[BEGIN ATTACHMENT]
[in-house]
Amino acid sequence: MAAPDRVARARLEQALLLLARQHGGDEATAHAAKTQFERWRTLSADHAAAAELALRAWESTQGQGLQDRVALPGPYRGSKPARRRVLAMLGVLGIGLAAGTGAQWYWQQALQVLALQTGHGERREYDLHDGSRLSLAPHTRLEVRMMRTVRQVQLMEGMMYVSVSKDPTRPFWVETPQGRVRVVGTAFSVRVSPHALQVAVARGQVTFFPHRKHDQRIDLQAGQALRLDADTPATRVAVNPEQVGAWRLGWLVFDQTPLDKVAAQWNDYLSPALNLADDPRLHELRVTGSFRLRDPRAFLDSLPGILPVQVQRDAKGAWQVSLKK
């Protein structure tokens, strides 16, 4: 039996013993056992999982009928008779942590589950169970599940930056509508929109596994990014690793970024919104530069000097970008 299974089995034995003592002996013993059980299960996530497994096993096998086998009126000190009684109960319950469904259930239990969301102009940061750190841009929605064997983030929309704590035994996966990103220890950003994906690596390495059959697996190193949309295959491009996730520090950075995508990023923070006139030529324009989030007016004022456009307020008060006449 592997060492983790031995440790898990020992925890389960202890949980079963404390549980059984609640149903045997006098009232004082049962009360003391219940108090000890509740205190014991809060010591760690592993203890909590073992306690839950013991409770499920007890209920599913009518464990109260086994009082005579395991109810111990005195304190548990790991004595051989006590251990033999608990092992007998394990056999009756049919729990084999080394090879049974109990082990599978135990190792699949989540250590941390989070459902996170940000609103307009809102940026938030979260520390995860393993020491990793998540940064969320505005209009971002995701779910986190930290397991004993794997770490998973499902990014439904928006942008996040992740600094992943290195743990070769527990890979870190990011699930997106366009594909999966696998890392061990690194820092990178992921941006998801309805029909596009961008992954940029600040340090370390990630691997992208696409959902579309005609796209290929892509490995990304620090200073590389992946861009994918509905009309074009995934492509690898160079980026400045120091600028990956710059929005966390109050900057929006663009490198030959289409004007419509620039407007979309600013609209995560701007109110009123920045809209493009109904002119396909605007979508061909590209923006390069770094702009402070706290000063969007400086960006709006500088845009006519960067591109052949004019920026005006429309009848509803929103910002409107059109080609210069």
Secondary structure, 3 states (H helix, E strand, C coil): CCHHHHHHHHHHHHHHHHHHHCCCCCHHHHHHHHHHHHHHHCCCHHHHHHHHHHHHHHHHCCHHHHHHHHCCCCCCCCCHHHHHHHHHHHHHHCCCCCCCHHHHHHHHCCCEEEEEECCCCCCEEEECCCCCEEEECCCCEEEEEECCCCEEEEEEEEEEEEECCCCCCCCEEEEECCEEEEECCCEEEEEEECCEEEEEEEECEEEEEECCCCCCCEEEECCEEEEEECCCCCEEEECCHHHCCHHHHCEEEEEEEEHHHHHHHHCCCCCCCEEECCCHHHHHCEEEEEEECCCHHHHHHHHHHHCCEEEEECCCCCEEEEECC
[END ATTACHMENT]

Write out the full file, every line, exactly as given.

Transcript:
[in-house]
Amino acid sequence: MAAPDRVARARLEQALLLLARQHGGDEATAHAAKTQFERWRTLSADHAAAAELALRAWESTQGQGLQDRVALPGPYRGSKPARRRVLAMLGVLGIGLAAGTGAQWYWQQALQVLALQTGHGERREYDLHDGSRLSLAPHTRLEVRMMRTVRQVQLMEGMMYVSVSKDPTRPFWVETPQGRVRVVGTAFSVRVSPHALQVAVARGQVTFFPHRKHDQRIDLQAGQALRLDADTPATRVAVNPEQVGAWRLGWLVFDQTPLDKVAAQWNDYLSPALNLADDPRLHELRVTGSFRLRDPRAFLDSLPGILPVQVQRDAKGAWQVSLKK
């Protein structure tokens, strides 16, 4: 039996013993056992999982009928008779942590589950169970599940930056509508929109596994990014690793970024919104530069000097970008 299974089995034995003592002996013993059980299960996530497994096993096998086998009126000190009684109960319950469904259930239990969301102009940061750190841009929605064997983030929309704590035994996966990103220890950003994906690596390495059959697996190193949309295959491009996730520090950075995508990023923070006139030529324009989030007016004022456009307020008060006449 592997060492983790031995440790898990020992925890389960202890949980079963404390549980059984609640149903045997006098009232004082049962009360003391219940108090000890509740205190014991809060010591760690592993203890909590073992306690839950013991409770499920007890209920599913009518464990109260086994009082005579395991109810111990005195304190548990790991004595051989006590251990033999608990092992007998394990056999009756049919729990084999080394090879049974109990082990599978135990190792699949989540250590941390989070459902996170940000609103307009809102940026938030979260520390995860393993020491990793998540940064969320505005209009971002995701779910986190930290397991004993794997770490998973499902990014439904928006942008996040992740600094992943290195743990070769527990890979870190990011699930997106366009594909999966696998890392061990690194820092990178992921941006998801309805029909596009961008992954940029600040340090370390990630691997992208696409959902579309005609796209290929892509490995990304620090200073590389992946861009994918509905009309074009995934492509690898160079980026400045120091600028990956710059929005966390109050900057929006663009490198030959289409004007419509620039407007979309600013609209995560701007109110009123920045809209493009109904002119396909605007979508061909590209923006390069770094702009402070706290000063969007400086960006709006500088845009006519960067591109052949004019920026005006429309009848509803929103910002409107059109080609210069």
Secondary structure, 3 states (H helix, E strand, C coil): CCHHHHHHHHHHHHHHHHHHHCCCCCHHHHHHHHHHHHHHHCCCHHHHHHHHHHHHHHHHCCHHHHHHHHCCCCCCCCCHHHHHHHHHHHHHHCCCCCCCHHHHHHHHCCCEEEEEECCCCCCEEEECCCCCEEEECCCCEEEEEECCCCEEEEEEEEEEEEECCCCCCCCEEEEECCEEEEECCCEEEEEEECCEEEEEEEECEEEEEECCCCCCCEEEECCEEEEEECCCCCEEEECCHHHCCHHHHCEEEEEEEEHHHHHHHHCCCCCCCEEECCCHHHHHCEEEEEEECCCHHHHHHHHHHHCCEEEEECCCCCEEEEECC